For the past several years, Toronto real-estate developer Peter Freed has been watching the revitalization of the city's inner harbour inch slowly forward, and he has not liked much that's happening by the water's edge. "It's a typical, boring, Canadian version of what could be," he told me. "There's nothing earth-shattering about it, nothing globally impressive about it."
But unlike most Torontonians who dislike the painstaking handiwork of Waterfront Toronto - that's the Crown corporation overseeing the renewal of the industrial harbour lands - Mr. Freed has taken the time to contribute something new to the discussion of the inner shoreline's redesign.
His idea, unveiled last week, is grandiose. It's more extravagant than anything proposed so far by the urban planners and architects working for Waterfront Toronto. And it's certainly the most unusual harbourfront scheme anybody's come up with since local people began to think about uniting the city and Lake Ontario 200 years ago.
Mr. Freed suggests throwing a linear green park over the railway corridor that runs across inner-city Toronto (not a bad notion, in my view). This park, with its biking, jogging and rollerblading paths, would then connect, probably at the foot of Bathurst Street - this is where the proposal gets interesting - with an immense boardwalk jutting out into the harbour just east of the island airport. The boardwalk, perhaps 50 feet wide, would bend around the harbour in a great arc, meeting the linear park again somewhere on the east side of downtown. (Mr. Freed hasn't decided where this eastern connection might take place.)
In this vision, the pedestrian walkway out into the water is supplied with restaurants, cafés and places for picnicking. At the point where the arc swings closest to the Toronto Islands and farthest from the mainland, Mr. Freed foresees "a huge entertainment space ... for symphonies, concerts."
"Statue-of-Liberty-size statues of people from all races and cultures, from Toronto's past or whatever" stand in the water near the concert podium. "This is the only way for Toronto to take full ownership of its waterfront, by putting you right in the bay," Mr. Freed said. "It doesn't have to be overwhelmed with programming. It could be nice places to eat, walk, run, sit down and enjoy the view."
Also in this scenario, the Toronto Islands would no longer be accessible only by the ferry and water taxis that run from the foot of Yonge Street. The boardwalk, Mr. Freed said, could touch the islands at various points, opening foot and cycling traffic from the mainland for the first time in more than a century.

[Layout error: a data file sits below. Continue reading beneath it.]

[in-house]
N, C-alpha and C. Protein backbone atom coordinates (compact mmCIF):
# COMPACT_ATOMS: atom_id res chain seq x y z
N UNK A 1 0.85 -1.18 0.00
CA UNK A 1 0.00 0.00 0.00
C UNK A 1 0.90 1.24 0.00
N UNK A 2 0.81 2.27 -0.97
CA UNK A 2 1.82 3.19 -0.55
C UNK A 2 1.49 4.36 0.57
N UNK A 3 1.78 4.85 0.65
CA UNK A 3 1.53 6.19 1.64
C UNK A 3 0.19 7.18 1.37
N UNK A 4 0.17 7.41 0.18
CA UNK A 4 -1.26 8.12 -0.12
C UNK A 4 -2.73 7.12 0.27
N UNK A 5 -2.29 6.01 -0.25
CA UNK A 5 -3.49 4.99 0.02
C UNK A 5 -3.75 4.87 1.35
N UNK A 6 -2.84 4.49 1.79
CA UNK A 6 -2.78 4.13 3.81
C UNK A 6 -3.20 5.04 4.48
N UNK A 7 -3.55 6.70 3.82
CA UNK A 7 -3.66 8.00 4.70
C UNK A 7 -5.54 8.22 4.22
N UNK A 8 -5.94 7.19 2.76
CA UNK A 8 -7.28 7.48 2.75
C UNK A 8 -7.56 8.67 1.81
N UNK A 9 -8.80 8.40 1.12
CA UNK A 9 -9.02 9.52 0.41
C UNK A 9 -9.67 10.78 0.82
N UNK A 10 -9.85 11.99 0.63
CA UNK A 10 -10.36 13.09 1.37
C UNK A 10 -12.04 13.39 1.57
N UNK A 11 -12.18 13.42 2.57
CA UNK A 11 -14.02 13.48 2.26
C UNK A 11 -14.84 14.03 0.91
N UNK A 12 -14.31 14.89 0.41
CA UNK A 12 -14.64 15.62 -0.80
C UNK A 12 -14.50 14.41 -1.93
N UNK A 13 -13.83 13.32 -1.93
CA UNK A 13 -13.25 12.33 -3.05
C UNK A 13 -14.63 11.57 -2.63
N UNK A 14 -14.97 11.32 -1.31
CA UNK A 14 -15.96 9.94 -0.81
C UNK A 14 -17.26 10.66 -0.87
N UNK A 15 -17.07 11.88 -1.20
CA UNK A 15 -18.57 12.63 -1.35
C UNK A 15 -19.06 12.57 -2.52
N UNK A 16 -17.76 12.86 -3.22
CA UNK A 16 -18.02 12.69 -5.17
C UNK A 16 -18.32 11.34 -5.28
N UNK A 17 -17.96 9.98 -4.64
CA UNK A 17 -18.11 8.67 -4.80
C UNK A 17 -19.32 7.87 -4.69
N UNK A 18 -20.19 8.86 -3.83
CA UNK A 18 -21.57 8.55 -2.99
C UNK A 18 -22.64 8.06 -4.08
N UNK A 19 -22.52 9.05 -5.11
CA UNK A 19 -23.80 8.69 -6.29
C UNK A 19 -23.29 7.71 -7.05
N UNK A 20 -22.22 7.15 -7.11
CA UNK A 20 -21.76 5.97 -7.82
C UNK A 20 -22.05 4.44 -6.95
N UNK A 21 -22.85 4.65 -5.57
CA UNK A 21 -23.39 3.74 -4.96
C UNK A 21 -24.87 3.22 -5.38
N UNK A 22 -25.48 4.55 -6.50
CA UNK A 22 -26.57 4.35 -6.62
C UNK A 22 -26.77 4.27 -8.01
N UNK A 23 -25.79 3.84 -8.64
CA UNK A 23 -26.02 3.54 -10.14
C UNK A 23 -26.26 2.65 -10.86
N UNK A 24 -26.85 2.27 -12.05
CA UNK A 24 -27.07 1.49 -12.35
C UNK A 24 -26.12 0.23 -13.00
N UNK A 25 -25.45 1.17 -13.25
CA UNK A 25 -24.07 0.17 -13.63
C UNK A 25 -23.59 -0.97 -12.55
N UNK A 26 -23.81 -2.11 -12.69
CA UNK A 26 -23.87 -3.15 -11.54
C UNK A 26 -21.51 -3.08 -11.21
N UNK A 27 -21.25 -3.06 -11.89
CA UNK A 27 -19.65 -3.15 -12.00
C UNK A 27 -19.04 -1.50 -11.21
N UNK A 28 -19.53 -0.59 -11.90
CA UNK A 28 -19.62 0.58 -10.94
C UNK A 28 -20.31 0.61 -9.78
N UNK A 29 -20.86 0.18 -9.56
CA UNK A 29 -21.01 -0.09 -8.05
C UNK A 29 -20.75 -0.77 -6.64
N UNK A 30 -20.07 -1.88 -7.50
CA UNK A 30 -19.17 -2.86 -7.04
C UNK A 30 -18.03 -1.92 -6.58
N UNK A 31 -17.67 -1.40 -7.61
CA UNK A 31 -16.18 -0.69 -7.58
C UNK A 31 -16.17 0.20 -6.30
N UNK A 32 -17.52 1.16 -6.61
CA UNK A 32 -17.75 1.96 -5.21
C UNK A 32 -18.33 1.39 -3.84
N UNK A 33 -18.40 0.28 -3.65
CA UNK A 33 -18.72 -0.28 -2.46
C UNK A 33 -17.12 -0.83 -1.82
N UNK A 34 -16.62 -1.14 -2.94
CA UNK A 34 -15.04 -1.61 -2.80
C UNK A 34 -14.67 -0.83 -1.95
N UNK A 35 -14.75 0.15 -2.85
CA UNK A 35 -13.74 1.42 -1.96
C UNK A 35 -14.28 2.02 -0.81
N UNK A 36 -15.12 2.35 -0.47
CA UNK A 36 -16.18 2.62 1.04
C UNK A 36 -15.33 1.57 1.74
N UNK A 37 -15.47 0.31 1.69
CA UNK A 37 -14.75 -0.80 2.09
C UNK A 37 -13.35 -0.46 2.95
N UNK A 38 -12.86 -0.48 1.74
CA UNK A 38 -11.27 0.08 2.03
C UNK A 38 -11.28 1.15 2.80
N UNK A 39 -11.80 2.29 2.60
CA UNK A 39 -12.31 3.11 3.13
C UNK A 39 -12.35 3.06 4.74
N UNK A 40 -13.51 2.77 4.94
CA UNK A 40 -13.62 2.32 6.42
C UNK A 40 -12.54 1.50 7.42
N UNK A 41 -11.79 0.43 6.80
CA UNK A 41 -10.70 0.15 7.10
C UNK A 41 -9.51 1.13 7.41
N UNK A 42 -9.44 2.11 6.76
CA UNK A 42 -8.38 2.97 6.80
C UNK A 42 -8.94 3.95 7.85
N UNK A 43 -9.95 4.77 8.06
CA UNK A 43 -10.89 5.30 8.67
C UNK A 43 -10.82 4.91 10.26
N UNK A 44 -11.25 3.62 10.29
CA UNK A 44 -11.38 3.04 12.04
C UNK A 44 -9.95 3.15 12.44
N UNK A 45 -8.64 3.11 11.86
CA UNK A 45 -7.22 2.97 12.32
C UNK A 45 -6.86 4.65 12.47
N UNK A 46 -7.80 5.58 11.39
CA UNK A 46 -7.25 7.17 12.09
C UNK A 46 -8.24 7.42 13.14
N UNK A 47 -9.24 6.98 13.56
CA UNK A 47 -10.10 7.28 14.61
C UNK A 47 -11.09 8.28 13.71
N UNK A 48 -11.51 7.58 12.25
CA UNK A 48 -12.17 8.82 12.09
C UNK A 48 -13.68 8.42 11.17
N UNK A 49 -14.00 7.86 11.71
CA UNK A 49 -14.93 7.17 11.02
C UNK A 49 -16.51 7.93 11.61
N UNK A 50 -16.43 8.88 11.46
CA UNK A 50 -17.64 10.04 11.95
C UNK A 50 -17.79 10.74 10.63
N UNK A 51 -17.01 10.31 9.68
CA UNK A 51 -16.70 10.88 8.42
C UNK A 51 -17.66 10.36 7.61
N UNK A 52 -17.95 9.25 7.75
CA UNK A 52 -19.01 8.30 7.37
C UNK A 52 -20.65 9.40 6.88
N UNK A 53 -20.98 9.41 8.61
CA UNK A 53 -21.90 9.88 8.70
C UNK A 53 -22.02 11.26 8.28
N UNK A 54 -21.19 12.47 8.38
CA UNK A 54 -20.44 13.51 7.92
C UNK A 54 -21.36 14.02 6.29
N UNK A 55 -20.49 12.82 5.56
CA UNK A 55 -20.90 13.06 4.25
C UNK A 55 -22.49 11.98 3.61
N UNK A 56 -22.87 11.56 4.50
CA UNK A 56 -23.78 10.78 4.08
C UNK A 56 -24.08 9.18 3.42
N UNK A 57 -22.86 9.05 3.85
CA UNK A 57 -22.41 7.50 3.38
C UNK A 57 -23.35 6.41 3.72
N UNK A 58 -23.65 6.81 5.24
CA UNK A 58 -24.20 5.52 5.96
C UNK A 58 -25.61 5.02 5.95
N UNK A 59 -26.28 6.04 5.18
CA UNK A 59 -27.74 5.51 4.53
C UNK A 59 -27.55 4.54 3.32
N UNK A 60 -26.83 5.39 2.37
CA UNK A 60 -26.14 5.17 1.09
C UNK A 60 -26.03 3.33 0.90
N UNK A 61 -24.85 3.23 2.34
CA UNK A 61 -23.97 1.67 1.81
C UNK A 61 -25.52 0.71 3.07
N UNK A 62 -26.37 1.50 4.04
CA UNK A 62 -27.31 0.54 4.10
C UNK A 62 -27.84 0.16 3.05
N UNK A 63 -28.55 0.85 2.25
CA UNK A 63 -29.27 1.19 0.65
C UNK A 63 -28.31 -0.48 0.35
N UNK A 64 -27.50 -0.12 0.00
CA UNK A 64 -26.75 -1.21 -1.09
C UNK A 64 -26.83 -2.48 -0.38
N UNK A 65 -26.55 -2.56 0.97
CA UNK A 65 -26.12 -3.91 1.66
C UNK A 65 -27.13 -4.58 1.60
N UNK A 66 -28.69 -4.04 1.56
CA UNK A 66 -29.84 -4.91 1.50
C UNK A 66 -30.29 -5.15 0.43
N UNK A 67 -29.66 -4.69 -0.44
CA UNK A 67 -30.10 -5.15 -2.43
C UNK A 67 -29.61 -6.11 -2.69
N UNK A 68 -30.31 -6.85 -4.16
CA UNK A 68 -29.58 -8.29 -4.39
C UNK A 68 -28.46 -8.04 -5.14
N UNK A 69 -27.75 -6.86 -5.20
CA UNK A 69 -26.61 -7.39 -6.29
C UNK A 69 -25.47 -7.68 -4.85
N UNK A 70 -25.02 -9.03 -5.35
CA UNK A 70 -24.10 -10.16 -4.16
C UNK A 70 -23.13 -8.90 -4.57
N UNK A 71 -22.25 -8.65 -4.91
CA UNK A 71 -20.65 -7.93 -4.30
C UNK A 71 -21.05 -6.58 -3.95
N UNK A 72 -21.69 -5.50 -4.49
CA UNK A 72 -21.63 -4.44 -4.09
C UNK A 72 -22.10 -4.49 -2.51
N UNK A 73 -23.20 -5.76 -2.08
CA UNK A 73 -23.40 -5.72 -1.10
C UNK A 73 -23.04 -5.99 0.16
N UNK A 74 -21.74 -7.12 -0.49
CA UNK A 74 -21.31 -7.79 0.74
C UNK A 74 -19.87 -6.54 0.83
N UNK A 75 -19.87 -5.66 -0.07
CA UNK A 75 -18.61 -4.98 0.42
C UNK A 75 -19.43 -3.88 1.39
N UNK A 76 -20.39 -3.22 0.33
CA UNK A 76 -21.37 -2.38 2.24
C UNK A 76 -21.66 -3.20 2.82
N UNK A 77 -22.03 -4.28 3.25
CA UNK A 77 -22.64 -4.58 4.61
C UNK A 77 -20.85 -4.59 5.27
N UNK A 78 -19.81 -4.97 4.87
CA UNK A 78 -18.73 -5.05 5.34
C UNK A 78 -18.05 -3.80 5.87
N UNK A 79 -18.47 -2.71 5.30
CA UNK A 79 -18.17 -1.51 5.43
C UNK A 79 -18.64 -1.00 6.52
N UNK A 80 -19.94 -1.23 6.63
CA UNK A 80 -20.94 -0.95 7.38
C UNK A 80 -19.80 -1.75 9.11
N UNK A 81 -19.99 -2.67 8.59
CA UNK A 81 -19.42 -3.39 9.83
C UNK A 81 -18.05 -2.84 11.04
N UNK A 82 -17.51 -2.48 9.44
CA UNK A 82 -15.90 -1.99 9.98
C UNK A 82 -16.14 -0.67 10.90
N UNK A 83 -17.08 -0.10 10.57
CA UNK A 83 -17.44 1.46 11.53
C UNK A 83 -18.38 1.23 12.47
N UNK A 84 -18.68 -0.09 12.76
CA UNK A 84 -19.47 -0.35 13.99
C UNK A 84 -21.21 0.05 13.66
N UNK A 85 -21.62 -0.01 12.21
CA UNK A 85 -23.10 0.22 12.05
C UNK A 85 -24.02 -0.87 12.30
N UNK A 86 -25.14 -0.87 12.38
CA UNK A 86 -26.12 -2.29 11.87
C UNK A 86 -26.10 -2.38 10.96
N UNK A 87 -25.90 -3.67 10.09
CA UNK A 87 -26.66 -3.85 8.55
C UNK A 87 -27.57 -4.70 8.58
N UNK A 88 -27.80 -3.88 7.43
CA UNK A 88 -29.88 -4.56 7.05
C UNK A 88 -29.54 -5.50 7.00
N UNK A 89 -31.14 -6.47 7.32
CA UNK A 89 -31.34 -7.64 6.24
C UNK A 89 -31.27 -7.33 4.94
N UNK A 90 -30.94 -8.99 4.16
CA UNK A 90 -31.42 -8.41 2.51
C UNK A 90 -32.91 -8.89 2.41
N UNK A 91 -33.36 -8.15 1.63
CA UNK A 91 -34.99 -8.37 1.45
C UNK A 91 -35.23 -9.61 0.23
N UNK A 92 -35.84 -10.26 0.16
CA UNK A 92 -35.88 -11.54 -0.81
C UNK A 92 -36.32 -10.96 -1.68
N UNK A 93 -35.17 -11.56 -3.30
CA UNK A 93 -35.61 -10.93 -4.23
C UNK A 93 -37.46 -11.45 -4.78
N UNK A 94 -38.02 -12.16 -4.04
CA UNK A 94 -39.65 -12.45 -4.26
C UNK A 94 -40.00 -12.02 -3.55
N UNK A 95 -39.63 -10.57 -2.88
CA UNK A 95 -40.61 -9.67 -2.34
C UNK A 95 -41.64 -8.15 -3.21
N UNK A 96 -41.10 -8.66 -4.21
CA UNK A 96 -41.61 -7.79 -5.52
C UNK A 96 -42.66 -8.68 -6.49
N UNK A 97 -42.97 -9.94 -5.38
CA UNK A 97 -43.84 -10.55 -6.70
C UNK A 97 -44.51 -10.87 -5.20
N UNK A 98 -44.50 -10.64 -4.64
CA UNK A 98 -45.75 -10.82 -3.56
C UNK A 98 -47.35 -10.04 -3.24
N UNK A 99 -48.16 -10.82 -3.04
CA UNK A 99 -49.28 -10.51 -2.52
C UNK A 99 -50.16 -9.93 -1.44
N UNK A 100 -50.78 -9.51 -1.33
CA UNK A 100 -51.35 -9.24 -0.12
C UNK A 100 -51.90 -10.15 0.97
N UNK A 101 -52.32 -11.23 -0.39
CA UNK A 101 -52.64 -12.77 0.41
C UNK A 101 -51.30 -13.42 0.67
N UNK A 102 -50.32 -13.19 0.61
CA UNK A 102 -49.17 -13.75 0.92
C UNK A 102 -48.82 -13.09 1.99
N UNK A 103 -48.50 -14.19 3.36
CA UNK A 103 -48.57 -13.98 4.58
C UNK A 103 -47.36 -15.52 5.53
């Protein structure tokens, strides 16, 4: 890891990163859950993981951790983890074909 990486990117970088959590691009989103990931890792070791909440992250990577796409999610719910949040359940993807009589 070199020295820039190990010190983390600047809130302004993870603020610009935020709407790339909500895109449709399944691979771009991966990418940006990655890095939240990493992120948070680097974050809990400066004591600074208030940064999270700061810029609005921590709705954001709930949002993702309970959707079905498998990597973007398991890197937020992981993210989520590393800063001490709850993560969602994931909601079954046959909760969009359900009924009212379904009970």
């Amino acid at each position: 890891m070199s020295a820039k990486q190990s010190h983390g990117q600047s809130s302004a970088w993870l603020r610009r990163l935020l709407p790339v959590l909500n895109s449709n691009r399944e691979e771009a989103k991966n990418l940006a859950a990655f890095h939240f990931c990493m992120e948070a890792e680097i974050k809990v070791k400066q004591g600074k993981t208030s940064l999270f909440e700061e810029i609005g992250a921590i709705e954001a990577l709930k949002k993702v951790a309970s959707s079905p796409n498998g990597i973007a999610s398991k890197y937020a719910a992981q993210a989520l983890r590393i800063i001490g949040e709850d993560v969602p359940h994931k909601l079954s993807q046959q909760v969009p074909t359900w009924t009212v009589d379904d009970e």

Mr. Freed has not presented his idea to city officials or to anyone at Waterfront Toronto, nor has he sat through any of the intense public planning sessions that have been going on throughout most of the past decade. "This is a fresh concept that has been in my head," he said, "and I thought we could throw it out there for some debate, to see if it can catch wind with the forces that be."
The developer has anticipated some immediate objections to his plan - the way it would seem to block the passage of the island ferry, for example, and interfere with the free manoeuvring of pleasure craft in and out of the harbour and commercial shipping to the Redpath Sugar refinery. His reply: The boardwalk would rise at its western and eastern extremities to allow boats to pass unobstructed, and other accommodations would be made for Great Lakes ships. "There is nothing that could not be worked out here. People flew to the moon in a space ship, so I'm sure we could figure out how to get a ship or two in and out of the sugar plant. If we can't we should all be embarrassed."
My own problems with this controversial scheme include all the ones I just mentioned, plus an aesthetic consideration. The small lagoon framed by the archipelago of islands and the dense fabric of the downtown towers is, as it stands, one of Toronto's most attractive natural features. I can't see how filling it with an enormous boardwalk and with towering statues would enhance the beauty of this expanse of water or the already fine views of the city from the islands.
Logistics and aesthetics aside, however, the notable thing about Mr. Freed's proposal is that a private citizen, on his own initiative, took the trouble to make it. We should hope that other people in the city will follow his lead, and launch similarly ambitious waterfront ideas into the public debate about what's to become of Toronto's Lake Ontario edge.